By Scott Scanlon – Refresh Editor
While I interviewed Kathleen E. Michienzi for today’s “In the field” story, I was reminded of a sign I saw outside the Spafford fire station in suburban Syracuse about 15 years ago.
It read: “Minor surgery is what happens to somebody else.”
Women, including Michienzi, who have lived through breast cancer can more than relate, particularly when they hear this comment when someone first learns about somebody else who recently got diagnosed:
“It’s only breast cancer.”
Michienzi, a breast cancer survivor who manages the ECMC Foundation mobile mammography bus, has endured 14 surgeries since she was diagnosed a decade ago. Most were from complications of breast reconstruction.
One of her best friends, diagnosed about the same time, died five years ago, leaving behind a husband and two children.
“It gets me crazy when people say, ‘Oh it’s only breast cancer, they’ll cut off your breast and you’ll be fine,’” Michienzi said. “No, you have no idea what people with breast cancer go through...
“I’ve been in health care my whole (adult) life,” she said. “My sister had hodgkin’s disease at 19. My grandfather had colon cancer. So I was familiar with cancer, but I have to say, until it happened to me, I had no clue.”
Her chemotherapy came with every side-effect possible. She had a hard time getting up and using the bathroom after surgery and some treatments. She had eye problems.
She got through it all with support from colleagues, family and friends, but the hardest parts of her struggle waxed and waned for about two years.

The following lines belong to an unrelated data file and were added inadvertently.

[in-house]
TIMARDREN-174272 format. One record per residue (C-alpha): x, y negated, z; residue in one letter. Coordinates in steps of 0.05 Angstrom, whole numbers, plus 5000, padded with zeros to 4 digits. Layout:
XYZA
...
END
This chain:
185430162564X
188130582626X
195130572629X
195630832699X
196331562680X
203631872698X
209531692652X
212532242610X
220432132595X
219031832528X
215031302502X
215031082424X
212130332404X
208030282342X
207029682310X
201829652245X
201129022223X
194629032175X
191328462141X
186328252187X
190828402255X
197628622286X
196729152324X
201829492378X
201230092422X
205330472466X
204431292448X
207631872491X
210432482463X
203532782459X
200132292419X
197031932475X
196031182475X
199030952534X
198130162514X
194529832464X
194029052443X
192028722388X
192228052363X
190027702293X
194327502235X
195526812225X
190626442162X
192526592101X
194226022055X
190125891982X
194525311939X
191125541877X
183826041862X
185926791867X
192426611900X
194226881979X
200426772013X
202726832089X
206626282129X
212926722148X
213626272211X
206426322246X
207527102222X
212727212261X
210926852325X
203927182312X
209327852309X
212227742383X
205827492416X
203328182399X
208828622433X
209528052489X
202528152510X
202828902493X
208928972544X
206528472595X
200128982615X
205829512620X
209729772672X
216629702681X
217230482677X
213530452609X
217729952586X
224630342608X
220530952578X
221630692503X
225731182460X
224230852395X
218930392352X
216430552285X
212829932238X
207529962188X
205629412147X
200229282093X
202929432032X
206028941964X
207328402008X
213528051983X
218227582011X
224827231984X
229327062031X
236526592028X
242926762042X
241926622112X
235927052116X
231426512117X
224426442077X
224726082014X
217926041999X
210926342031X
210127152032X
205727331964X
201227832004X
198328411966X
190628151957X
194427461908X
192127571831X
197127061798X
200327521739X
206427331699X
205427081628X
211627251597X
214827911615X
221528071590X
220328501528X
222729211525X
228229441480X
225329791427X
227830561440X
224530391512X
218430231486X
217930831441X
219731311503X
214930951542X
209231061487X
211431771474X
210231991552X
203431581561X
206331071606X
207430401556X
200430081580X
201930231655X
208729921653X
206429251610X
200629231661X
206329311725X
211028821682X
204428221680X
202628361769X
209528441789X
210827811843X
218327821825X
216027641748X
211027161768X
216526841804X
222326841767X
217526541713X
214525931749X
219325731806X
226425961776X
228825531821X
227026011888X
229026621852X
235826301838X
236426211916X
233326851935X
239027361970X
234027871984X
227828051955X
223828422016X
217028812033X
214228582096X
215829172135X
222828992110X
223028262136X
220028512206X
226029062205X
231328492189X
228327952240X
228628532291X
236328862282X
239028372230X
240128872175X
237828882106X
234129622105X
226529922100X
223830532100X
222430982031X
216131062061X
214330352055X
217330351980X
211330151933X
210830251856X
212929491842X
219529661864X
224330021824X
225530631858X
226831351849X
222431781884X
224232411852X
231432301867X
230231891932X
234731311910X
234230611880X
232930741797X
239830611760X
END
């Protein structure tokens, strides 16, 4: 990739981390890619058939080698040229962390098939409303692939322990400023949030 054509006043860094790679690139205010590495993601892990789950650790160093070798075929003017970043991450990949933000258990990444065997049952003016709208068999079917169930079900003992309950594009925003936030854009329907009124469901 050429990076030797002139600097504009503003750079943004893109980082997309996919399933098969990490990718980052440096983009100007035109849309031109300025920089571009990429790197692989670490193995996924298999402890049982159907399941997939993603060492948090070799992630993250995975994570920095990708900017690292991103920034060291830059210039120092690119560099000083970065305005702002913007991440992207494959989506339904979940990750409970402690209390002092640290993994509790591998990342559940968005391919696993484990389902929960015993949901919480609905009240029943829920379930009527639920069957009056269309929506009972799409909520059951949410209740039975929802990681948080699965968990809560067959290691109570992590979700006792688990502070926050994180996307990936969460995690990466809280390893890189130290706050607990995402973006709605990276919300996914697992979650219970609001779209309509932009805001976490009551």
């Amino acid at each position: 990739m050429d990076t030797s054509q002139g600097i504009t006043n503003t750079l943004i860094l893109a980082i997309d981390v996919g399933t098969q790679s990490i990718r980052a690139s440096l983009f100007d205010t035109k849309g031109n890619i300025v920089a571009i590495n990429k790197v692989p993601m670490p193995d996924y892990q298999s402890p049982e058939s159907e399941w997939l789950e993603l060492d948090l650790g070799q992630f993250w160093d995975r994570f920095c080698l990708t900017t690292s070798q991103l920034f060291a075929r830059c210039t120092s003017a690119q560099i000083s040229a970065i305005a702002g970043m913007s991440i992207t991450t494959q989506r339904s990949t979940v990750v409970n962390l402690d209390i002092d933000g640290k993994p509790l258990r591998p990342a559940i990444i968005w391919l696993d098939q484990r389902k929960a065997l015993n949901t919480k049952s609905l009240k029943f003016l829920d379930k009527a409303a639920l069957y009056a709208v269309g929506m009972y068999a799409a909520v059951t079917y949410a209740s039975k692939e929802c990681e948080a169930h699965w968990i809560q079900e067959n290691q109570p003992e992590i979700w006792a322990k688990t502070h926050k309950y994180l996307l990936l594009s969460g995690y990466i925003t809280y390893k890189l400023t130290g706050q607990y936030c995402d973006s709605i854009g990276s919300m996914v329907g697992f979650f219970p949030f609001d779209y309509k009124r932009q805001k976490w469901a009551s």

If it’s caught early enough, breast cancer it is curable, said Michienzi (pronounced Mick-en-zie).
That’s why October – National Breast Cancer Awareness Month – is a good time for many women to schedule a mammography appointment, and learn how best to perform breast self-exams.
“Unfortunately,” said Michienzi, “it’s not always detected early.”
Even when it is, people need to reconsider saying to someone, ‘Oh, you just have stage one breast cancer,” Michienzi said, “because to that person, it’s cancer.”
In the end, that woman likely will need a lumpectomy and follow-up care “but you don’t know that,” she said.
For some, there’s also the prospect of breast removal, followed by radiation, chemotherapy and reconstructive surgery.
“You don’t know until you’ve already made the decision to have the surgery and you’re waiting for your surgical pathology report and going in to sit with that doctor,” Michienzi said. “You’re scared. It’s hard.
“When I was first diagnosed, what I needed to get under control is understanding that people don’t understand.”
She urged those diagnosed not to get hurt or angry by what people say.
“Until you’ve been in that situation, you really don’t know.”
Folks like me get it, too, at least to a very meaningful extent.
My mom, the rock of my life, died after a six-year battle with breast cancer on Thanksgiving Day 1985, four days after my 25th birthday. She'd ignored for several months a small lump she'd detected in her right breast, and was in stage four by the time she went in for a check-up in 1979.
Doctors gave her six months to live. She beat that prediction by 10 times, largely because of her sheer will.
That time was precious to our family, but my brother and I have missed her now for more than a quarter century. She never saw us thrive in our professional lives. Or get married. Or her grandchildren.
So consider this my personal plea to you ladies out there: Talk to your doctor, or get one if you don't have one, and figure out if you should schedule a mammogram – because "only breast cancer" has the potential to cost you, your family and your friends very dearly.